How we can use light to fight bacteria
During the early part of the last century, dyes were frequently used to disinfect wounds. During the first world war, thousands of lives were saved by “flavine therapy” which used dyes such as Brilliant Green and Acriflavine. The dyes were applied to bullet or shrapnel wounds to kill the bacteria at the site of the injury – for example, bacteria which causes gas gangrene. But now these dyes are being resurrected to treat bacterial infections, but with a new twist: light.
When the first, more effective antibiotic drugs began to be mass produced in the 1940s, flavines fell from favour. Fast forward just over half a century and antibiotic resistance is now a global problem and the flow of new antibiotic drugs is down to a trickle. So it’s little wonder that scientists are returning to the old ways of killing pathogens.
The new approach being developed by academics in the UK and Europe, uses dye molecules and light to kill bacteria, fungi, viruses and protozoa. The dyes, also called photoantimicrobials, are chemically-related to the flavines mentioned, and to dyes and stains in widespread use in hospital laboratories. When light is shone on these molecules, they produce reactive forms of oxygen which are highly toxic to simple microbial cells.
Photoantimicrobials kill both main types of bacteria – Gram-positives and Gram-negatives. Antibacterial drugs that do this are termed broad-spectrum and are often used when the cause of a suspected bacterial infection is unknown. Photoantimicrobials can also treat fungal diseases such as athlete’s foot or thrush, and protozoal diseases, which cannot be targeted by antibiotics. And the approach is equally applicable to both human and veterinary medicine.
During the First World War dyes were used to kill bacteria at the site of injury © IWM (Q 33472)
Resistance is futile
Antibiotic resistance is a growing problem since bacteria can adapt and develop resistance to new drugs. However, photoantimicrobials don’t act in the same way as any conventional antimicrobial drug, and bacteria do not have a resistance mechanism towards reactive oxygen.
The reactive oxygen created by photoantimicrobials acts at many points on a microbe, whereas antibiotics simply attach themselves to one point in the cell. Therefore, the greater the number of sites attacked, combined with a lack of current resistance mechanisms, means that bacteria are a lot less likely to develop resistance to photoantimicrobials later down the line.
Localised infections, those in a defined volume of tissue either inside or on the external surfaces of the body, make excellent targets for photoantimicrobials – both the dye agent and the light source can be directed accurately to the required site. Endoscopy and fibre optics could be used for deeper, internal sites, extending the use of photoantimicrobials from tonsillitis and middle-ear infections to burn wounds, diabetic ulcers or even lung or urinary tract infections. However, their limitation lies in systemic infections such as sepsis, due to the difficulty of illuminating these throughout the whole body – although this is under investigation.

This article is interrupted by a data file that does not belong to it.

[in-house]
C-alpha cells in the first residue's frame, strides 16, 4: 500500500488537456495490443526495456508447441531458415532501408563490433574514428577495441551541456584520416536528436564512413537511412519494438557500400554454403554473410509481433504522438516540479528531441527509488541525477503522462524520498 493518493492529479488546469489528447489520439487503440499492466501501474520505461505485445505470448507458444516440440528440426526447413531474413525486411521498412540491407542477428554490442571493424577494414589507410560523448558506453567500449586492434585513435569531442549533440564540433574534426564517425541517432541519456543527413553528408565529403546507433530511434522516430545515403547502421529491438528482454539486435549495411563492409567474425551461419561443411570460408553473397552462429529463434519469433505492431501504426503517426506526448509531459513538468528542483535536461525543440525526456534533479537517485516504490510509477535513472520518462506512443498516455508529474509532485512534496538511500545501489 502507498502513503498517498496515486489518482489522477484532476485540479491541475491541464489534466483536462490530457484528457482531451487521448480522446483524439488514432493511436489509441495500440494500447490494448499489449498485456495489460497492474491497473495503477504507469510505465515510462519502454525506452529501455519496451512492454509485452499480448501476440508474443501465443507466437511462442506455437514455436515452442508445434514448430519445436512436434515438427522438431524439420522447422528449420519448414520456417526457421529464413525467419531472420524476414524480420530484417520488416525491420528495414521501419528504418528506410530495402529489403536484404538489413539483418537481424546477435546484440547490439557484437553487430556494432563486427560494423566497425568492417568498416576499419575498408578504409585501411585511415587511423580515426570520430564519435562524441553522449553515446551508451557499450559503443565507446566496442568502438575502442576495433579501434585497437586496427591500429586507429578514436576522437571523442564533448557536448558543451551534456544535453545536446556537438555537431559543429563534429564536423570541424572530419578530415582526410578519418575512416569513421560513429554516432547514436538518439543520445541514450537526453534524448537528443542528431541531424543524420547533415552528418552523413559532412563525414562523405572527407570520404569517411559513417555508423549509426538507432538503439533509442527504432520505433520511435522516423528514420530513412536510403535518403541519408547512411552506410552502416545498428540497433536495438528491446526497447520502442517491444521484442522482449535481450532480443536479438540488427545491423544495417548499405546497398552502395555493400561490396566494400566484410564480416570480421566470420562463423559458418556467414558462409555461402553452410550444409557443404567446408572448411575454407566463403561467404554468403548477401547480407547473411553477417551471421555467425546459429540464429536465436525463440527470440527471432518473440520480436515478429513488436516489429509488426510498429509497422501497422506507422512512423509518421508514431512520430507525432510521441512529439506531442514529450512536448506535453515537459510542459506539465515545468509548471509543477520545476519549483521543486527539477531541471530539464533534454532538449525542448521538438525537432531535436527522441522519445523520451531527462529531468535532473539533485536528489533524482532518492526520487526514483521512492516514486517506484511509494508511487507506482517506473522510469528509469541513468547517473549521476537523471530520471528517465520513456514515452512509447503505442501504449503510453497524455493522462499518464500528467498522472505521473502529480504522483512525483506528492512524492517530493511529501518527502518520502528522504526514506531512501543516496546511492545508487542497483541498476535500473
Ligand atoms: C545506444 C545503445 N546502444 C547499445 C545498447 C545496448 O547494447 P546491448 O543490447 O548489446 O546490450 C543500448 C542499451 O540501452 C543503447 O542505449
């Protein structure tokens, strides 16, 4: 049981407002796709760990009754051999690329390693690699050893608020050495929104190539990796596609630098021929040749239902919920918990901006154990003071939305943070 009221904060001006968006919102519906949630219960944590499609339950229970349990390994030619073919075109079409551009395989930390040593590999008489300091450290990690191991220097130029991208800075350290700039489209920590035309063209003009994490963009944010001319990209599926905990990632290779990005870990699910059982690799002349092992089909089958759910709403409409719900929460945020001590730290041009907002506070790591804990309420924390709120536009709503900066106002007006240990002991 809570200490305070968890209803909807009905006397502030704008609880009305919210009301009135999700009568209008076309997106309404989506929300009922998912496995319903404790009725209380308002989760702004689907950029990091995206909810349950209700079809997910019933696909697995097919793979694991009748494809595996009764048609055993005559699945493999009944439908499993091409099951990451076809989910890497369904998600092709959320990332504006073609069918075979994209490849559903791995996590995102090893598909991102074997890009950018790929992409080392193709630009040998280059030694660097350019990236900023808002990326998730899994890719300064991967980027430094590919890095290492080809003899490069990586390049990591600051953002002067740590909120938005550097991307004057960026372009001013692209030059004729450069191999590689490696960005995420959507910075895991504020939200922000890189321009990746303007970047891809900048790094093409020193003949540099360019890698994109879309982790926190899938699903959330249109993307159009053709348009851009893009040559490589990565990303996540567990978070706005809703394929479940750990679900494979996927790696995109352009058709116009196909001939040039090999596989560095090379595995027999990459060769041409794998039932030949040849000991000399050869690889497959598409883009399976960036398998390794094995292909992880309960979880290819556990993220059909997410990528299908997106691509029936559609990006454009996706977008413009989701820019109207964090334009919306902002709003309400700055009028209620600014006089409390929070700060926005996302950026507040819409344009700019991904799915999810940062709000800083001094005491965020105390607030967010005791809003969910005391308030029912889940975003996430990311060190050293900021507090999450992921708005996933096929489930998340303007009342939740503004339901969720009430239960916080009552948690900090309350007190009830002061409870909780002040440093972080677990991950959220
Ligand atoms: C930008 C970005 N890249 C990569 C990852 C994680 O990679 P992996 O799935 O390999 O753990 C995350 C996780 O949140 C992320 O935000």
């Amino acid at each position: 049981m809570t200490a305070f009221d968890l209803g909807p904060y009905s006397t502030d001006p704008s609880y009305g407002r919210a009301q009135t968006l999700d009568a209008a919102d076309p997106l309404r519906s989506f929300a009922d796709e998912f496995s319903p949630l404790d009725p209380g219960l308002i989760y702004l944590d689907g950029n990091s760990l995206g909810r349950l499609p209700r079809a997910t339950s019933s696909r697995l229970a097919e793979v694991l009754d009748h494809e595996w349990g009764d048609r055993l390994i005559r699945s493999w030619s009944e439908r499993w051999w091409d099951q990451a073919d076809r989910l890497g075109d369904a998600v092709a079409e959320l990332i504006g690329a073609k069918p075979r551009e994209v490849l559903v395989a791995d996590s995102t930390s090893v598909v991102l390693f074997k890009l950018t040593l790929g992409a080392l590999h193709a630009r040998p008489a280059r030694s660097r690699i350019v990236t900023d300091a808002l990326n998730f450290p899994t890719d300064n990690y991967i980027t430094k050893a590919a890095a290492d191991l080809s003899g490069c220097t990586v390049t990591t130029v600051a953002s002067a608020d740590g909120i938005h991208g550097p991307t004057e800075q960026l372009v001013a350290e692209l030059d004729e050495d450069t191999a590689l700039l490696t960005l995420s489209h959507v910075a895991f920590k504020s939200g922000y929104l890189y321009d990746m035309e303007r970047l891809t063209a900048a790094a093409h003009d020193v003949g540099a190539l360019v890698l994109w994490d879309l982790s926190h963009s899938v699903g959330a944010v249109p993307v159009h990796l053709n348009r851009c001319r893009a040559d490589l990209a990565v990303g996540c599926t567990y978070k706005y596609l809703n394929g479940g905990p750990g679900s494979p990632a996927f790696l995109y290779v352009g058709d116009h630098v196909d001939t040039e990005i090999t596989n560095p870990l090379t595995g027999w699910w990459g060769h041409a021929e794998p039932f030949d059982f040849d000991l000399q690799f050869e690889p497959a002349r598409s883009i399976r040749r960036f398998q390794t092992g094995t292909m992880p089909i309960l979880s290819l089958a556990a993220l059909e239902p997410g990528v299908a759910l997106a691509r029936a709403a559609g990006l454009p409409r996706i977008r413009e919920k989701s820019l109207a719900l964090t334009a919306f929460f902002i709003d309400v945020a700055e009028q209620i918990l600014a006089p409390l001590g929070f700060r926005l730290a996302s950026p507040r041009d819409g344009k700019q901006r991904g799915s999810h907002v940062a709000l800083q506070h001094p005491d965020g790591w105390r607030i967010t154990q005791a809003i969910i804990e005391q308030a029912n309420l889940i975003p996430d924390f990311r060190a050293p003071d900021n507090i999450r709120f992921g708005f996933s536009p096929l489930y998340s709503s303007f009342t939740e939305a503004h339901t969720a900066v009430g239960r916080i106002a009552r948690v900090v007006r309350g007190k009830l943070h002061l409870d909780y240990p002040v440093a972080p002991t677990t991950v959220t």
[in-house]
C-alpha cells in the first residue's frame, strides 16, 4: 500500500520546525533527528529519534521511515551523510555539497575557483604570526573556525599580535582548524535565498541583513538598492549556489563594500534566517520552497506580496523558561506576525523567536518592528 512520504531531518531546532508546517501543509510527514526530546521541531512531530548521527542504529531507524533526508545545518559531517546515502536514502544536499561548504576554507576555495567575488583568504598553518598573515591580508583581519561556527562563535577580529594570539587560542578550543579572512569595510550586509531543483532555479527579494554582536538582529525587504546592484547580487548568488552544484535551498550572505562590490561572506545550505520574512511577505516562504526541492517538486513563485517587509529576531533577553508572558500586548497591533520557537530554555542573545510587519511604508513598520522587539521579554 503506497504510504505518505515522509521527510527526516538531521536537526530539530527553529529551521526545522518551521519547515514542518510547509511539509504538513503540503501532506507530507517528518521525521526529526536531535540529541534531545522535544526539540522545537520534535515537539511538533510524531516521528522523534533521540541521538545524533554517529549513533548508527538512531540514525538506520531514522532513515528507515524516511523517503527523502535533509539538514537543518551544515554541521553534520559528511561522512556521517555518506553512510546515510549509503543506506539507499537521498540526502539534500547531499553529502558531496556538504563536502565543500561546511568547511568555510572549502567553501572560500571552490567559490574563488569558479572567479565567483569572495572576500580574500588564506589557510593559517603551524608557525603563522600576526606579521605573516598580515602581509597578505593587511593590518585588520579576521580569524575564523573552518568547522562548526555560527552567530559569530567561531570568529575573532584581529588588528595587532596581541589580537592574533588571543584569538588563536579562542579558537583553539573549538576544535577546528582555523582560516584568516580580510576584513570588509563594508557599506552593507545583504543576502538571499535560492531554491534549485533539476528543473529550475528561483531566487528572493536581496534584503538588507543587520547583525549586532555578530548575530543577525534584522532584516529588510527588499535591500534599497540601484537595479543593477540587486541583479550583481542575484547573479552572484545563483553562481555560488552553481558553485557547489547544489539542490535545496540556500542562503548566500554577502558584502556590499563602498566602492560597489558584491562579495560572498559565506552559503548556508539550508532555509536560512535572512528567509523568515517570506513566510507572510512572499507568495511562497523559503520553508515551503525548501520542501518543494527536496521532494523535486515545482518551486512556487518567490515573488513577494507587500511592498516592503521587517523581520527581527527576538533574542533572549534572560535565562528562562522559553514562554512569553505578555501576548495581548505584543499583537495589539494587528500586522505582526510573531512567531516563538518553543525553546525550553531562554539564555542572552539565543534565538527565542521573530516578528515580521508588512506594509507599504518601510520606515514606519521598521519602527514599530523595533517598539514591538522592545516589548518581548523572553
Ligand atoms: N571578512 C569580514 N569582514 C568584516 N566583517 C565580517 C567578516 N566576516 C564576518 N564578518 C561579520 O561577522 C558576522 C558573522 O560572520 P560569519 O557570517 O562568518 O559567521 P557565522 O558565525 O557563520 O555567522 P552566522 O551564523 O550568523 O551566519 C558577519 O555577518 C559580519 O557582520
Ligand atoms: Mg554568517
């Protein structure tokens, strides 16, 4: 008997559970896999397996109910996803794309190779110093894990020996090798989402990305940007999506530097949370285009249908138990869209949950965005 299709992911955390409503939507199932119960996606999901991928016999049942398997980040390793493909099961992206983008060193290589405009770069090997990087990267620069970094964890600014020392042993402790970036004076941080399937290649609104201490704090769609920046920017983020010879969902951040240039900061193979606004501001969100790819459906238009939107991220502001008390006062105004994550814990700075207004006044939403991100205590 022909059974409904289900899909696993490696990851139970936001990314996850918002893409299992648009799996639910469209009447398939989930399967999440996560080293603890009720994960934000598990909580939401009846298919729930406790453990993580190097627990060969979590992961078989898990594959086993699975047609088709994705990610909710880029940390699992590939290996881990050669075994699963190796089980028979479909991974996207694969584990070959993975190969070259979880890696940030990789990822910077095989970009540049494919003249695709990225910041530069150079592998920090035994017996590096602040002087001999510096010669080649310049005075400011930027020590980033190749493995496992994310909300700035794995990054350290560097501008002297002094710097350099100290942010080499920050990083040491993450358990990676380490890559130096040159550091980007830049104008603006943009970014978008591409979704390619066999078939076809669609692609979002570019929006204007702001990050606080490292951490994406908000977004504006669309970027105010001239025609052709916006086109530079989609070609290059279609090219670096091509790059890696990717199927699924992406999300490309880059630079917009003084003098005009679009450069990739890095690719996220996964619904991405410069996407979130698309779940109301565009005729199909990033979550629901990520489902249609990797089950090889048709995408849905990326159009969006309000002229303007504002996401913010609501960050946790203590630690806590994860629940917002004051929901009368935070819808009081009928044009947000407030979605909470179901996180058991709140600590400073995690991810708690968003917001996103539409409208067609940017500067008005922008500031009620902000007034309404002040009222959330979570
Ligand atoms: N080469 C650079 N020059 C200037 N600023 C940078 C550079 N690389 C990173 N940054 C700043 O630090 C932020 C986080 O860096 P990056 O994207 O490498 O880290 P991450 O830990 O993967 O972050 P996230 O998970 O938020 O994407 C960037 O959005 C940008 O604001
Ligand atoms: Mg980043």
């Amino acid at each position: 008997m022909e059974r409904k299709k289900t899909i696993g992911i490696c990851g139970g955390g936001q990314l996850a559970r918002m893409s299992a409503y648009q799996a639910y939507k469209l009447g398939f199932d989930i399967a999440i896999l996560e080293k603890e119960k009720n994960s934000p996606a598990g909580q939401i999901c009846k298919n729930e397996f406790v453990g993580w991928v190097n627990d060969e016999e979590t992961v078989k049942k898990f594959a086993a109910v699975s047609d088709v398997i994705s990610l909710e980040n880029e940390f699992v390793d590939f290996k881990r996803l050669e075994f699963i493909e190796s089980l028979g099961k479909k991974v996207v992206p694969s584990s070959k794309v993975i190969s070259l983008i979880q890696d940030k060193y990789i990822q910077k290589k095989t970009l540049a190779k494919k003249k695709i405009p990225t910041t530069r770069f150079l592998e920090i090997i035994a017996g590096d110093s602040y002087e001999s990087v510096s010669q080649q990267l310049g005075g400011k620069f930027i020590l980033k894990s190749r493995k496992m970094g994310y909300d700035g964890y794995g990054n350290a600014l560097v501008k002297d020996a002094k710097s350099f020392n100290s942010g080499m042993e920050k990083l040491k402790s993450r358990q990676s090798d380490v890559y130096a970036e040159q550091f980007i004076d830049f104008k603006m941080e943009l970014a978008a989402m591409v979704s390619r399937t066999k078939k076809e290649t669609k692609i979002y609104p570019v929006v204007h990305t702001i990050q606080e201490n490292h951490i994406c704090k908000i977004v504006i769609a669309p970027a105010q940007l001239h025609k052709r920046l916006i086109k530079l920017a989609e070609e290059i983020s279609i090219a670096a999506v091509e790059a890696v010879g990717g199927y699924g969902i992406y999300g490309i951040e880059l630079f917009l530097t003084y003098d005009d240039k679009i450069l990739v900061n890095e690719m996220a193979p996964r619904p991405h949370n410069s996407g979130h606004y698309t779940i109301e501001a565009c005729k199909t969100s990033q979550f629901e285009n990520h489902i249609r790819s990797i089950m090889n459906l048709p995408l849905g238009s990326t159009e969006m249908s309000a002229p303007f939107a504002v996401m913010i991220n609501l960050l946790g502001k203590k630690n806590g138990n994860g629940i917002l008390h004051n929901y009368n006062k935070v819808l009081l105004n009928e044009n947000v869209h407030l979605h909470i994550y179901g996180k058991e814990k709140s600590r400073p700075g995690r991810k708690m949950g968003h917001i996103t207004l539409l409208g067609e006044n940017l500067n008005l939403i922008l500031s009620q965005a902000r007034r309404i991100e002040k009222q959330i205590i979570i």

Currently, the main but sporadic use is by dentists to treat tooth decay and gum disease. It is also being trialled in Canadian hospitals for “nasal decolonisation”, to combat MRSA. But photoantimicrobials should also be much more widely used to battle “lesser” infections which lead to pneumonia, meningitis and septicaemia – this would be an excellent step to conserve valuable antibiotics.
The current drugs used to treat infectious disease are failing at an alarming rate. The recent O’Neill Report – an investigation commissioned by the UK government into the state of antimicrobial resistance – said that new types of treatment are needed. The World Health Organisation and the UK’s chief medical officer have also spoken of the danger of antibiotic resistance as being of the same magnitude as international terrorism and global warming.
Why isn’t this being used widely?
This new approach is able to treat antibiotic-resistant and dangerous bacteria such as MRSA – so surely this must appeal to those overseeing our defences against the threat of antibiotic resistance? Apparently not. Despite many attempts to interest governments, healthcare and the pharmaceutical industry, those of us working in this field usually receive no response – the reasons for this are unknown.
Is this just medical conservatism? Are there problems with temporary staining from coloured medication (in an age where an enormous number of people are tattooed)? The idea of dyes and light activation may put people off but the visible – usually red – light used here has no effect on human cells without a dye and any tissue staining is short-lived. But if healthcare and big pharma won’t engage and respond, we can’t do very much.
As recommended by various recent reports, we must reduce the use of conventional antibiotics to slow the development of resistance. We must continue to be able to fight bacterial infections into the future, and alternative approaches such as photoantimicrobials could bear some of the burden.
In 1900, when the photoantimicrobial effect was first reported, antimicrobial resistance was not a problem – as there were no antibiotics or antimicrobials in existence. It’s ironic that the drugs which pushed flavines back to being mere laboratory curiosities, could now be saved using these and other related dyes.
This article was originally published on The Conversation. Read the original article.